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Where angelfish fear to tread

Where angelfish fear to tread | Cape Cod LIFE August 2016

Photography courtesy of Ethan Daniels

“Each lake on Cape Cod is like a unique little ecosystem,” he says, adding that he particularly likes Pilgrim Lake because it’s large enough to provide a habitat for a variety of wildlife, including fish and amphibians. The lake is about 25 feet deep in the middle, and the visibility varies depending on the season and the weather. “When I was young,” he says, “[the visibility] seemed to be better.”

Snorkeling and diving in the waters of Cape Cod presents its own set of challenges. When working in ponds, for instance, Daniels says he must always check for leeches following a shoot. Once, when he was young, he emerged from a local pond after swimming to find 50 leeches on him. “You can’t feel them,” he says.

Off the coast, there are strong currents, he says, and the water is so cold one must wear either a wet suit or a dry suit. Daniels has snorkeled around several shipwrecks off Cape Cod, including that of the Port Hunter off Falmouth, and a barge off Chatham that was sunk by a German submarine during World War I. “The wrecks here are hard core,” he says.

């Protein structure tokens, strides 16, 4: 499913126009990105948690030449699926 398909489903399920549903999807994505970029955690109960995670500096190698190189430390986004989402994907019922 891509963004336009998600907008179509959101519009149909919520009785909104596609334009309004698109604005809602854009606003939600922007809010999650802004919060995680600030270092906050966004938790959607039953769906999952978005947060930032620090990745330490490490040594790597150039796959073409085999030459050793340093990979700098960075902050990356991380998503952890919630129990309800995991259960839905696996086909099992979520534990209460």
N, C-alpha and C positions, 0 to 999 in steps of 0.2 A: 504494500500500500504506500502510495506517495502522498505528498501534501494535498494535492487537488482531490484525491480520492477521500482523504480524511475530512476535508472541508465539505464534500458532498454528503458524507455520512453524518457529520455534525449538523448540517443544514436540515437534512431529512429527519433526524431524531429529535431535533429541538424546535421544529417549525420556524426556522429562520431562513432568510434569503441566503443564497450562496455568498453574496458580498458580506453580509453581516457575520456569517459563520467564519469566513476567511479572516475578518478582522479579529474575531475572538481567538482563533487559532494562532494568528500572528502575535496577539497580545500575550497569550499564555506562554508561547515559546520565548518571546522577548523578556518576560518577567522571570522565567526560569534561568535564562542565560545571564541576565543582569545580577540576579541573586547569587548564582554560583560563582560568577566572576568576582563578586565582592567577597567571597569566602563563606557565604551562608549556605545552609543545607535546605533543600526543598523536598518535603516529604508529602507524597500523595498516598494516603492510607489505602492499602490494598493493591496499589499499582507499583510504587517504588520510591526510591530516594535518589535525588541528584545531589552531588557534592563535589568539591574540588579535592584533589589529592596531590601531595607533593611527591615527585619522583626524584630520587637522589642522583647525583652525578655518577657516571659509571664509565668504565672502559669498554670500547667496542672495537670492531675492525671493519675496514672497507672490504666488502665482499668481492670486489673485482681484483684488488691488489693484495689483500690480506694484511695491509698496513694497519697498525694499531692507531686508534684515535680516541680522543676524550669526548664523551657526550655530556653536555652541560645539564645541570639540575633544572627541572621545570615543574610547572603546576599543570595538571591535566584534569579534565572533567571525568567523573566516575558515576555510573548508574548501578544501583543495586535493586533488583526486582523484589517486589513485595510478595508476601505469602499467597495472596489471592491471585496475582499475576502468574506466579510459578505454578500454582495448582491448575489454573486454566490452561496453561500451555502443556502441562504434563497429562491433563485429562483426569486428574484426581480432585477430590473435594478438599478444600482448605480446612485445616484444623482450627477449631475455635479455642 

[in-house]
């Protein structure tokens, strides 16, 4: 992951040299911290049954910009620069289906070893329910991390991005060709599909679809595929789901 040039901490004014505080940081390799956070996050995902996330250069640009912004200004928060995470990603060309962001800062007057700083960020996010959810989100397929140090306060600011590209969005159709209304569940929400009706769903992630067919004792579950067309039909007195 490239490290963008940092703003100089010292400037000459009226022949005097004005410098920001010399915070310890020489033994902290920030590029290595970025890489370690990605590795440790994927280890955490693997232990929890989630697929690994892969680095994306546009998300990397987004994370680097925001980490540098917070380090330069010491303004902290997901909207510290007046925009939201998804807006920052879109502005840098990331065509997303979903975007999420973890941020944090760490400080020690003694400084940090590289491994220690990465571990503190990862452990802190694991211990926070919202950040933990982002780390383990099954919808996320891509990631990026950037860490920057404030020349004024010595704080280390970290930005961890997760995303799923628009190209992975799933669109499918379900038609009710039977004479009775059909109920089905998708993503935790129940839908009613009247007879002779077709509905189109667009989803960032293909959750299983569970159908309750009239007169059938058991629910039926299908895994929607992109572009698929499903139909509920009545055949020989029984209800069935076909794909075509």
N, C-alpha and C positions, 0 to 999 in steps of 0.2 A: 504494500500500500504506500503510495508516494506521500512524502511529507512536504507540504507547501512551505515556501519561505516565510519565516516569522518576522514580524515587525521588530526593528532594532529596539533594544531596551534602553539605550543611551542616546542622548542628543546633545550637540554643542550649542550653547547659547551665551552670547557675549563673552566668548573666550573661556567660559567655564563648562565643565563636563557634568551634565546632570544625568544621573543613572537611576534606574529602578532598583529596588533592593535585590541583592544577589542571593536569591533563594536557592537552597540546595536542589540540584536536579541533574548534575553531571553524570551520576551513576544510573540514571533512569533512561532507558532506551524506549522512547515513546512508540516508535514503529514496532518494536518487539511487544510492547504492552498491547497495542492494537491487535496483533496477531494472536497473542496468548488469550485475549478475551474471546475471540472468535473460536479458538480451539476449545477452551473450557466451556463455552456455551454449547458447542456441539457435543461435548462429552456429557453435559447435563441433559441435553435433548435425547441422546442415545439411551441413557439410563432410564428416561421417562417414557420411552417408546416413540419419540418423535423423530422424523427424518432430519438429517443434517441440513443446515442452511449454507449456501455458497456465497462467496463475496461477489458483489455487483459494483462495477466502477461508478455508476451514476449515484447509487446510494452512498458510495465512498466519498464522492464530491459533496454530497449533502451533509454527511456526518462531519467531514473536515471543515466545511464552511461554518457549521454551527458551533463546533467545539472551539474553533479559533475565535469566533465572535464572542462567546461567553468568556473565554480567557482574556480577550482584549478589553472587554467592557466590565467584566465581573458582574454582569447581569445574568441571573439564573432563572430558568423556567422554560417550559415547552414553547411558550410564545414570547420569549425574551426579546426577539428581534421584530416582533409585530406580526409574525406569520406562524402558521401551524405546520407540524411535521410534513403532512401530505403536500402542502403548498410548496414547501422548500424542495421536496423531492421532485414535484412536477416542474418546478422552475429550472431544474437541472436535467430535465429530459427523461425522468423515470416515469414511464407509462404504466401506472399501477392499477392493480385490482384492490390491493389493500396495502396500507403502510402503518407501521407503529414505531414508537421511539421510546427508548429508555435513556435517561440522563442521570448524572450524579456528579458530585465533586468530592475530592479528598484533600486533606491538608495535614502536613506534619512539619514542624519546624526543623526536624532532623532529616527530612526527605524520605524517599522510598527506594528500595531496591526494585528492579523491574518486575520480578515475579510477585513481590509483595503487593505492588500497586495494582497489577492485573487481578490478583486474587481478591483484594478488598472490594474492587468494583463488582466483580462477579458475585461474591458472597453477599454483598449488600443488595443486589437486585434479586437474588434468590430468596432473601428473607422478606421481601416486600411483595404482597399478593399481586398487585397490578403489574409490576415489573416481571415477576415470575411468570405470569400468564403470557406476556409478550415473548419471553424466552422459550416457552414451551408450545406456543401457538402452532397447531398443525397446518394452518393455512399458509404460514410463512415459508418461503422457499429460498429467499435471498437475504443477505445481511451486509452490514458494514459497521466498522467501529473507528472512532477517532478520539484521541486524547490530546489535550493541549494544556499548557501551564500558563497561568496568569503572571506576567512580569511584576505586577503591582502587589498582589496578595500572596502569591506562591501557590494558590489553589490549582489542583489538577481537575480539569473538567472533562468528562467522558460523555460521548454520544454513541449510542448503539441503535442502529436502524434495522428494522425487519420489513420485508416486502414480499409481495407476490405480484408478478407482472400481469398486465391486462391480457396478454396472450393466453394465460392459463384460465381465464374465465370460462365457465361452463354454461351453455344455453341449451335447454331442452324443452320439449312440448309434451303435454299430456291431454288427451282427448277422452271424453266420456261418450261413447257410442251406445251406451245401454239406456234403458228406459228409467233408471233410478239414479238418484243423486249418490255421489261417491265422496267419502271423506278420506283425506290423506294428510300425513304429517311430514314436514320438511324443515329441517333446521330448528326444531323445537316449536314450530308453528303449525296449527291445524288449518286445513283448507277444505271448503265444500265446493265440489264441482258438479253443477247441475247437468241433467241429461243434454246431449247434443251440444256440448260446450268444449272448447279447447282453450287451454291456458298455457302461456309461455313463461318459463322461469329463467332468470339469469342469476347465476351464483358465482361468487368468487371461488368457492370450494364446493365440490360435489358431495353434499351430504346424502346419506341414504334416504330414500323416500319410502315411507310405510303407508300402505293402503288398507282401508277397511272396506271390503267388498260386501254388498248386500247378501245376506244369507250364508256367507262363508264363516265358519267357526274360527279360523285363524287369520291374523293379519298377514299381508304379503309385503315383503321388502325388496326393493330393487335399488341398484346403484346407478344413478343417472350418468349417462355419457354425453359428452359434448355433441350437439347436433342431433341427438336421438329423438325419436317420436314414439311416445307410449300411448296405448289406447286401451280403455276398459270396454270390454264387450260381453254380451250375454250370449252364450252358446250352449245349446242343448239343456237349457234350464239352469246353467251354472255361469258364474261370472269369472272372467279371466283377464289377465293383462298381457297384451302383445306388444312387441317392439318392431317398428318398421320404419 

In addition to his photography work, Daniels also co-owns a tour company called Coral Triangle Adventures with his business partner, Lee Goldman. The business offers guided 12-day snorkeling tours in the waters of Indonesia, Micronesia, Fiji, the Philippines, and Papua New Guinea. By day, Daniels and Goldman guide tour participants on snorkeling expeditions to view the region’s spectacular coral reefs, and at night, they give presentations on the region’s natural history. Most tour attendees are Americans, Daniels says, but the trips “are for anyone who is interested in travel to remote areas.” The groups meet in the country—say Bali, Indonesia—before heading out for the journey. Most of the trips are based on “live-aboard ships,” rather than hotels, which allow the travelers to get in and out of the region’s best coral reef sites with ease.

Every year, Daniels returns to the Cape at least once. He sees his parents in Orleans, and generally embarks on one or two snorkeling sessions per day. There are so many different lakes on the Cape, he says, and—though they are beautiful and bursting with wildlife—he never sees anyone else with a camera. “I’ve never seen any [photographer] in any of the freshwater habitats,” he says. “It’s not super exciting—it’s not like diving with great white sharks—but it’s a hell of a lot easier, and, I find, just as beautiful.”

For more information on Ethan Daniels’ work, visit

Matthew J. Gill is the editor of Cape Cod Life Publications.

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